Motivated by the shortcomings of earlier Chinese efficiency studies, the present paper re-examines the weak-form efficiency of Shanghai and Shenzhen Stock Exchanges. Specifically, our adopted methodologies mitigate the confounding effect of thin trading on return autocorrelation, detect both linear and nonlinear serial dependencies in the adjusted returns series, and capture the persistence of dependency structures over time. The result shows that the adjusted returns series from both markets follow a random walk for long periods of time, only to be interspersed with brief periods of strong linear and/or nonlinear dependency structures. This suggests that there are certain time periods when new information is not fully reflected into stock prices. Another interesting finding is that the existence of serial dependencies in both the Shanghai and Shenzhen Stock Exchanges follows one another closely after October 1997. It indicates that both markets respond in a similar way to influences from political, economic, social and institutional changes.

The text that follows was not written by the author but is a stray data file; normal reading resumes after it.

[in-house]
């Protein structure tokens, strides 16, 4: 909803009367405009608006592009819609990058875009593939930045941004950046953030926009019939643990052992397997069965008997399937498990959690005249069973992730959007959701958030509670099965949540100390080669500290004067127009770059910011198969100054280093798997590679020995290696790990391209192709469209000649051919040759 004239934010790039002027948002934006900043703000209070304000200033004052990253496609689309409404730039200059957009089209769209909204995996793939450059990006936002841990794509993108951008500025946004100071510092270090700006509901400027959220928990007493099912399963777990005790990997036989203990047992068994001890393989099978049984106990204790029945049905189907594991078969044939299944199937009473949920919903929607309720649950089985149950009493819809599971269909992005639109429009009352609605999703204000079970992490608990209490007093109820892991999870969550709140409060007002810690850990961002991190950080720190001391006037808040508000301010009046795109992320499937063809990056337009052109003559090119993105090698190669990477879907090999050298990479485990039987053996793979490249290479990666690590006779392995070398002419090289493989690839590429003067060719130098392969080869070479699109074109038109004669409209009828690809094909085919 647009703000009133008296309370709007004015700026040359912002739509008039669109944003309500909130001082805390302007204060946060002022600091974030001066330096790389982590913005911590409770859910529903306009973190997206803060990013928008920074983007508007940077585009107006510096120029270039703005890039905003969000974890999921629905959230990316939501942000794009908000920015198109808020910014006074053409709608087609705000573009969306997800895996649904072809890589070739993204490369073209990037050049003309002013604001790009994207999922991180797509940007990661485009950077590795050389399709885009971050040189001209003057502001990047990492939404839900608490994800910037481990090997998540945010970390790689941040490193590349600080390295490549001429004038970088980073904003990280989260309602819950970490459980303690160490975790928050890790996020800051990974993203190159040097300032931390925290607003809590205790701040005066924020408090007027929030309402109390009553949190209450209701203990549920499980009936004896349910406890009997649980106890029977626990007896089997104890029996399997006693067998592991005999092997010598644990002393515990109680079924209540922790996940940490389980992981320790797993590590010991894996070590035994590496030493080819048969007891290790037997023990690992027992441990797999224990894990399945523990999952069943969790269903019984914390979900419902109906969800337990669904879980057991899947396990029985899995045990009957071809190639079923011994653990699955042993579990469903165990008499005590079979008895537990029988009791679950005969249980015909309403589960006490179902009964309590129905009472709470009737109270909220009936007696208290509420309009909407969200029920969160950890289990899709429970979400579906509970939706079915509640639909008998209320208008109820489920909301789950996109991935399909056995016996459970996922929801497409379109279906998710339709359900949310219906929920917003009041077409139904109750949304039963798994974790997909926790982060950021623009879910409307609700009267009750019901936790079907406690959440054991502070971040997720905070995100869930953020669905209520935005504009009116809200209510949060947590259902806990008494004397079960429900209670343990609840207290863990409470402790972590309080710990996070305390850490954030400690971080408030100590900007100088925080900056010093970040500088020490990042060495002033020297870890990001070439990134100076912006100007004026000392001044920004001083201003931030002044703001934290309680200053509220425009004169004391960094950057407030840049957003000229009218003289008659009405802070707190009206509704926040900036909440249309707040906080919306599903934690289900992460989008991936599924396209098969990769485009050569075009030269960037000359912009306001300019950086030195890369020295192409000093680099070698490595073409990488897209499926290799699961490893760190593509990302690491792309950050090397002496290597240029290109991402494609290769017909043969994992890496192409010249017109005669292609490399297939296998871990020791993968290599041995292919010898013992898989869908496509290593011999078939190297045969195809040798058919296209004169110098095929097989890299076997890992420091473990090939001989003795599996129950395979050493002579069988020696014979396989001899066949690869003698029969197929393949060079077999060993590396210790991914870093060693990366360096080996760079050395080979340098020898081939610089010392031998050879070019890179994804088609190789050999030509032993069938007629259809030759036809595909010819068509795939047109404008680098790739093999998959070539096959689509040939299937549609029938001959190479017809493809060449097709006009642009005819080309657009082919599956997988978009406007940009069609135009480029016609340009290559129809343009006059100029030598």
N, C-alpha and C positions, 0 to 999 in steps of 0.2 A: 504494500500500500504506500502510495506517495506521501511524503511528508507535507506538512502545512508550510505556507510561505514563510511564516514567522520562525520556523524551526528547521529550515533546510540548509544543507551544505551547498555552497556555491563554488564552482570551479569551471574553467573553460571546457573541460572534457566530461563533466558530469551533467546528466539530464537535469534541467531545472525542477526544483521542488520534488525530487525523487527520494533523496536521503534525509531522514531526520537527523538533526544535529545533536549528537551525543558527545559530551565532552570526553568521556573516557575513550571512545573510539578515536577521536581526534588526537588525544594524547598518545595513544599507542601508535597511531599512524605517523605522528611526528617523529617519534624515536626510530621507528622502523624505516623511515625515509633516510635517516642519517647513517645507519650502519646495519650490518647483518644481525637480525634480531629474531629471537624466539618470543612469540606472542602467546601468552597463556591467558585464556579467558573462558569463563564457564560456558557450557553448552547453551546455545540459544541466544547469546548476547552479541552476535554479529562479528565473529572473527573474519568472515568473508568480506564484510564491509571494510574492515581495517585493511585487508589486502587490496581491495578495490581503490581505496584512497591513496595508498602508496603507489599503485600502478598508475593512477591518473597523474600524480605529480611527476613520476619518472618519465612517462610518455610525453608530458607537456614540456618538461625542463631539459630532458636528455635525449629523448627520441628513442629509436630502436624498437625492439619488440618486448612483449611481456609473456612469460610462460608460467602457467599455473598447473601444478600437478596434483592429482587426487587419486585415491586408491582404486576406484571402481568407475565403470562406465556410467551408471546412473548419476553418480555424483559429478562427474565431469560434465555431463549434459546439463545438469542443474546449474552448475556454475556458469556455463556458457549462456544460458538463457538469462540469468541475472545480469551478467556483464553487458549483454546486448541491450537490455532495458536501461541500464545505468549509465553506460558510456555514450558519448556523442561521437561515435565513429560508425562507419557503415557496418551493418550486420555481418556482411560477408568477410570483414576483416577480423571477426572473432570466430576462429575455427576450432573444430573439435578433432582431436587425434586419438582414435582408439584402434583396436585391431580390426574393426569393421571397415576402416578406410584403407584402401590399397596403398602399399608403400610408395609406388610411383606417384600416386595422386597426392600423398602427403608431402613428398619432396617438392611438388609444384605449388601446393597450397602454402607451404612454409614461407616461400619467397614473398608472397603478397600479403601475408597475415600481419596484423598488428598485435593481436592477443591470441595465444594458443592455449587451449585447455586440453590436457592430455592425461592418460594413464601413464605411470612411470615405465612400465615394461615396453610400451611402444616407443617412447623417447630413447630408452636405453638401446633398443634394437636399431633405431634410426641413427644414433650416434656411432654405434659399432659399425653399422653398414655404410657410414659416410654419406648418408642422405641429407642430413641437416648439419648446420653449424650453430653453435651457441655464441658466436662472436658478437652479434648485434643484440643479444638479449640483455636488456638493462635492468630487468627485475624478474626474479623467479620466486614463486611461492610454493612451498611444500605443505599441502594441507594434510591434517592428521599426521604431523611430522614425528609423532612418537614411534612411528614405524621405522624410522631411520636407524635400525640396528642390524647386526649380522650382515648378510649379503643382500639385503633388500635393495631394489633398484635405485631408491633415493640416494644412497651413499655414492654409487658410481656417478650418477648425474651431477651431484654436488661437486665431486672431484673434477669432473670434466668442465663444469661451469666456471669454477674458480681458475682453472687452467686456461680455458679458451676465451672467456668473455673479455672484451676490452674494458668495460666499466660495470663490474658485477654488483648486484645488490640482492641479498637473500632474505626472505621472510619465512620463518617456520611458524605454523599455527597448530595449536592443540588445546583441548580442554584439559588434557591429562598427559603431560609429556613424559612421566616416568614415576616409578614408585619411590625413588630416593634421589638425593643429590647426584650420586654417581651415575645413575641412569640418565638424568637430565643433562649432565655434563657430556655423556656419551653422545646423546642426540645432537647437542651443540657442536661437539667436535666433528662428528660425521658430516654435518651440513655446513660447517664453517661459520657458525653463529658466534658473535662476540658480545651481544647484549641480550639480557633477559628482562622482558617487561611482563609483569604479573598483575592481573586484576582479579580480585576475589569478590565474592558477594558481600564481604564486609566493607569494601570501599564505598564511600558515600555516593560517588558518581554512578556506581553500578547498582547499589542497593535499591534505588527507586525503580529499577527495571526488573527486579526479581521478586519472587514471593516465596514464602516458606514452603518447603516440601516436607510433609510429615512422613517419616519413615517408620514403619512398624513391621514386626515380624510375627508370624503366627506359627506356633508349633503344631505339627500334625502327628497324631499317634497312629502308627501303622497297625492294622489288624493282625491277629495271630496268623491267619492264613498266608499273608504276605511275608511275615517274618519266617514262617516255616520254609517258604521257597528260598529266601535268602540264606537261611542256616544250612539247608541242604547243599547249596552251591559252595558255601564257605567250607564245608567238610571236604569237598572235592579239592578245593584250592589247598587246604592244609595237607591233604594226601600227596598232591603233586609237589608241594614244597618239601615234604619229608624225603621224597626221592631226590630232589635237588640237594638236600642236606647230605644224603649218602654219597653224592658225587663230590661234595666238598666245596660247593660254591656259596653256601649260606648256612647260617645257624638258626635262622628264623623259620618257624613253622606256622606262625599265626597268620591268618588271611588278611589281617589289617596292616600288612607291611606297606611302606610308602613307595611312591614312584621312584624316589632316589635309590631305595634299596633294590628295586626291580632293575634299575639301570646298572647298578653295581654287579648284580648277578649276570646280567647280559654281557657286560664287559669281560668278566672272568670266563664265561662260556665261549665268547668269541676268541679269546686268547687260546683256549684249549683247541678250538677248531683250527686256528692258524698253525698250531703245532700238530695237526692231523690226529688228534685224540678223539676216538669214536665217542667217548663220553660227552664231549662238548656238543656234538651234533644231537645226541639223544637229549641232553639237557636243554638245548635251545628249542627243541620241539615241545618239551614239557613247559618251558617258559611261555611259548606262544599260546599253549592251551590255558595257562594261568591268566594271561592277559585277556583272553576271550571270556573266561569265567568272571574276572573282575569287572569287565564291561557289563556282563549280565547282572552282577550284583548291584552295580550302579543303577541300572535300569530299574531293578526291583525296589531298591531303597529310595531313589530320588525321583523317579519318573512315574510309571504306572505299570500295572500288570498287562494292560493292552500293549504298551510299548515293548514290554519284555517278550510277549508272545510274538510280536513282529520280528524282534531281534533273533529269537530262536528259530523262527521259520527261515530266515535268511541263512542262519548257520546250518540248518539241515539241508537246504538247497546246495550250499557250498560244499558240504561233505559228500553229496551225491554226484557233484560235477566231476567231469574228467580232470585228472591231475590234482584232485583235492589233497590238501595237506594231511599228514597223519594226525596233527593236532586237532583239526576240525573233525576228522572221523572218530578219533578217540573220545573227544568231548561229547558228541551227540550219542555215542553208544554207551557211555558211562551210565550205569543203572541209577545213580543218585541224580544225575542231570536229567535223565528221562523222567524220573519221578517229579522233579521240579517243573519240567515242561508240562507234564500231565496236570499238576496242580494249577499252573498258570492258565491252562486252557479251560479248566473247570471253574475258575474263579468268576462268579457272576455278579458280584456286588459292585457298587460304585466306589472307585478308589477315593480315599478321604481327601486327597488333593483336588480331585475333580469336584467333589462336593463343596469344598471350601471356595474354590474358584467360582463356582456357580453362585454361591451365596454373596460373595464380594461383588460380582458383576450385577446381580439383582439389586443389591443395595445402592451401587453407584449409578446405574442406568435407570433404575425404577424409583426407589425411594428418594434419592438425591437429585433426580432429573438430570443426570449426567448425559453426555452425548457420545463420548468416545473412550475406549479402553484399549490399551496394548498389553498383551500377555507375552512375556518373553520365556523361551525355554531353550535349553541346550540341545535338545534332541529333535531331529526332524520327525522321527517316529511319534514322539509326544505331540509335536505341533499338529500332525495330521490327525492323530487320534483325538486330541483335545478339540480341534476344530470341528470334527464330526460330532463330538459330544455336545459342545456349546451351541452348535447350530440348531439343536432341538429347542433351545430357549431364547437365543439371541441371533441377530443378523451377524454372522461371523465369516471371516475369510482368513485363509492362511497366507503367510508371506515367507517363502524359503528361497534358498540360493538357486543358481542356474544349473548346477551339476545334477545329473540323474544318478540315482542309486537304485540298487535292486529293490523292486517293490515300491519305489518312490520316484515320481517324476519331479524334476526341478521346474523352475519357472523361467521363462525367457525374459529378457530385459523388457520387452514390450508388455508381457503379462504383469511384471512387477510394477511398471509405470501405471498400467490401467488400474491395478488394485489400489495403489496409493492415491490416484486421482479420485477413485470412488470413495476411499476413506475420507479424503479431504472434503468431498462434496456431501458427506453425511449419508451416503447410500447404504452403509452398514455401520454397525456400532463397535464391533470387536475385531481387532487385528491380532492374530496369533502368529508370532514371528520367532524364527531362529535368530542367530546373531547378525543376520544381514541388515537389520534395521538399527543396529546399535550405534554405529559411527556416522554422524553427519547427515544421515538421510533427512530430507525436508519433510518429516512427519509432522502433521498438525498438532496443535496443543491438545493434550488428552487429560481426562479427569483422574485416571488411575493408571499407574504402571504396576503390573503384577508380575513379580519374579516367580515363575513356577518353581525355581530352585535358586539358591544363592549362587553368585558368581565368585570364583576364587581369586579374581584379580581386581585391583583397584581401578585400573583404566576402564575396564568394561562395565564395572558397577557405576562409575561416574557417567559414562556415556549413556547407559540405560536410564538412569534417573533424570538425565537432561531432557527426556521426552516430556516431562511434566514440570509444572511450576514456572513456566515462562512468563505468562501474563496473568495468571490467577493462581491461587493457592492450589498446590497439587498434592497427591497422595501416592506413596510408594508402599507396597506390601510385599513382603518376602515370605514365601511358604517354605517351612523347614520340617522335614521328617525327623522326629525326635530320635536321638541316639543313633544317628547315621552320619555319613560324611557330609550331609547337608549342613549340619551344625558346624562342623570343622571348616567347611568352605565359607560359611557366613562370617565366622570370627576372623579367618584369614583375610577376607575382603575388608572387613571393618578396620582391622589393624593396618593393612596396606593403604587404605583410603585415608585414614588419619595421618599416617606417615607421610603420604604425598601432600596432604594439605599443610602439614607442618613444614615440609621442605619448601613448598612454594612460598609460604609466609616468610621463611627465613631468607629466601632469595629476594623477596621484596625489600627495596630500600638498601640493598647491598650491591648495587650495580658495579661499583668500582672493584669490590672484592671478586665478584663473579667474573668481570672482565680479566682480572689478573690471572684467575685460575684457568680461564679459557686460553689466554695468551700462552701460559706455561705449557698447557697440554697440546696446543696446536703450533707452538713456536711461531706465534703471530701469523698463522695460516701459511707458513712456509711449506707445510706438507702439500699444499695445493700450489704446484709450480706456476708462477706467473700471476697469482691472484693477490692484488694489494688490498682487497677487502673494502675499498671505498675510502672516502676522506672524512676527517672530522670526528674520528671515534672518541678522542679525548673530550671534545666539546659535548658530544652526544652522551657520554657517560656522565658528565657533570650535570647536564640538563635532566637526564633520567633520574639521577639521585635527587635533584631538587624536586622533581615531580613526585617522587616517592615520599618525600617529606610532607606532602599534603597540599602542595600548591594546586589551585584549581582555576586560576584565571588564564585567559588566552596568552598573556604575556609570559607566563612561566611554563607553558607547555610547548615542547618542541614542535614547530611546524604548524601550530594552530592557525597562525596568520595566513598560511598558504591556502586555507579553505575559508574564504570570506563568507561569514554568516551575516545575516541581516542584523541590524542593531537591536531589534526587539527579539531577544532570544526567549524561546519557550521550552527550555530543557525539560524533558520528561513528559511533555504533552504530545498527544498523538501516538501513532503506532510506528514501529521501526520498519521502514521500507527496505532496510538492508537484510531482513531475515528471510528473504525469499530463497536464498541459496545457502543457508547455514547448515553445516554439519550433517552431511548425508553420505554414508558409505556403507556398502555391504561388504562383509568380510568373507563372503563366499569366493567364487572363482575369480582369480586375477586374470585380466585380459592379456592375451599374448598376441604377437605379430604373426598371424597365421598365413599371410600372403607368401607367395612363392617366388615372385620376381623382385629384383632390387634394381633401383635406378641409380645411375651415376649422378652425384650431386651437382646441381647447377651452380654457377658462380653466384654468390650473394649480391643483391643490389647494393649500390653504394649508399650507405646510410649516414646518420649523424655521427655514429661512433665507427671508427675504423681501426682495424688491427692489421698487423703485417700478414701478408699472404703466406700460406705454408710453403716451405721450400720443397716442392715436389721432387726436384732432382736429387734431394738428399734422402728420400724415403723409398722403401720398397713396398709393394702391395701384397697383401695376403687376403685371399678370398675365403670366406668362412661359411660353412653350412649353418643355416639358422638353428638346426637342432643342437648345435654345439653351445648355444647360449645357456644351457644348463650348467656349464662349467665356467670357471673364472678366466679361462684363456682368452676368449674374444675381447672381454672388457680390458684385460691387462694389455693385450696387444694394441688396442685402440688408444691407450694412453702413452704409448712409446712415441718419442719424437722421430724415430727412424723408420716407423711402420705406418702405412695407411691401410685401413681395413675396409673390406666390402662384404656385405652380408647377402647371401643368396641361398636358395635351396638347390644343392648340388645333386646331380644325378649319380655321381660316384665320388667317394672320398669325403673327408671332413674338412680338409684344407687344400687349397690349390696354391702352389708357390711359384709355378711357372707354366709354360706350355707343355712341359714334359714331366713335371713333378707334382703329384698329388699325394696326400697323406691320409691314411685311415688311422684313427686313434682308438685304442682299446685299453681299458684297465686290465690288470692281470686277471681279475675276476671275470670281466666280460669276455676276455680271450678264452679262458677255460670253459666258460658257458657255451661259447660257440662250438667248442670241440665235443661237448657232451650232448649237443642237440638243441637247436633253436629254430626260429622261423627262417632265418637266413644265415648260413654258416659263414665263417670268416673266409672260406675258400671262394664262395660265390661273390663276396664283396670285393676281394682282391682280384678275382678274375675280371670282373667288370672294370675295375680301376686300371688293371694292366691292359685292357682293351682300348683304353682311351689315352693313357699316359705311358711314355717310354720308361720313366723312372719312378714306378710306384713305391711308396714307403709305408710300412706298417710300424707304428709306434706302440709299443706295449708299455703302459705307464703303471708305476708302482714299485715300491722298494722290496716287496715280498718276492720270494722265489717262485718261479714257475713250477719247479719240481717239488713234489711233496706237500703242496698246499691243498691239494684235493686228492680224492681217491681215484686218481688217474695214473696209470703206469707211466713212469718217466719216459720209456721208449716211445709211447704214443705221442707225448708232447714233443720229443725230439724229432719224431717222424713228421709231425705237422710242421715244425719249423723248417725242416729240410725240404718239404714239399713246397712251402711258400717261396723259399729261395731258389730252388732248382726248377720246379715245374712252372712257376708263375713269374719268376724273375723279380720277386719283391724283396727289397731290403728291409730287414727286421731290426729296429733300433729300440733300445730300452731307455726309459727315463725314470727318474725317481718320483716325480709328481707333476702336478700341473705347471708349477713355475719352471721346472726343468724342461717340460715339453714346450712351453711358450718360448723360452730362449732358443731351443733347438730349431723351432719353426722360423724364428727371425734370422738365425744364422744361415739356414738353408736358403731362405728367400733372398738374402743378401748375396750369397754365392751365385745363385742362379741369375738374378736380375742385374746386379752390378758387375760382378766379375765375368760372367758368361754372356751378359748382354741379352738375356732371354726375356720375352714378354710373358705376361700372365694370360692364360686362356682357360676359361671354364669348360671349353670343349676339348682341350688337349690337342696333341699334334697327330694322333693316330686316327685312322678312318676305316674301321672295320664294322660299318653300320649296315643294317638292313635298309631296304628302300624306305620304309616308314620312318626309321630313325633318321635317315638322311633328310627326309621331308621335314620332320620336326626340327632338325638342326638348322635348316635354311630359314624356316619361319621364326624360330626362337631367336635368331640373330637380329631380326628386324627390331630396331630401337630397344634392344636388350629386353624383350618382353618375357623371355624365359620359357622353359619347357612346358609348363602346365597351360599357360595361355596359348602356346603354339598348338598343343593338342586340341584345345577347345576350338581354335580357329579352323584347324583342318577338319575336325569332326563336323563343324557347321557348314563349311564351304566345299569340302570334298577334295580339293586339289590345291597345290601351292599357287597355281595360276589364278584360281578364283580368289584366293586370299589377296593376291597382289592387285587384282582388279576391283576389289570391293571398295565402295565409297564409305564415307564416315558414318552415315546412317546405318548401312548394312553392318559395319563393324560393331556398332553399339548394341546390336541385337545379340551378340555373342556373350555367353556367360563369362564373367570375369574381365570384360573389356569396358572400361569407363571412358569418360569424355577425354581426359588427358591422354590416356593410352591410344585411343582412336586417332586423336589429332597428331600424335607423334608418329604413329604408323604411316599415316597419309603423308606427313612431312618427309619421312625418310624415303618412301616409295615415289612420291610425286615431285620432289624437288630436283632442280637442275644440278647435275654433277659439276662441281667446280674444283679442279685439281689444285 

Nonlinearity; Thin trading; Market efficiency; China; Stock market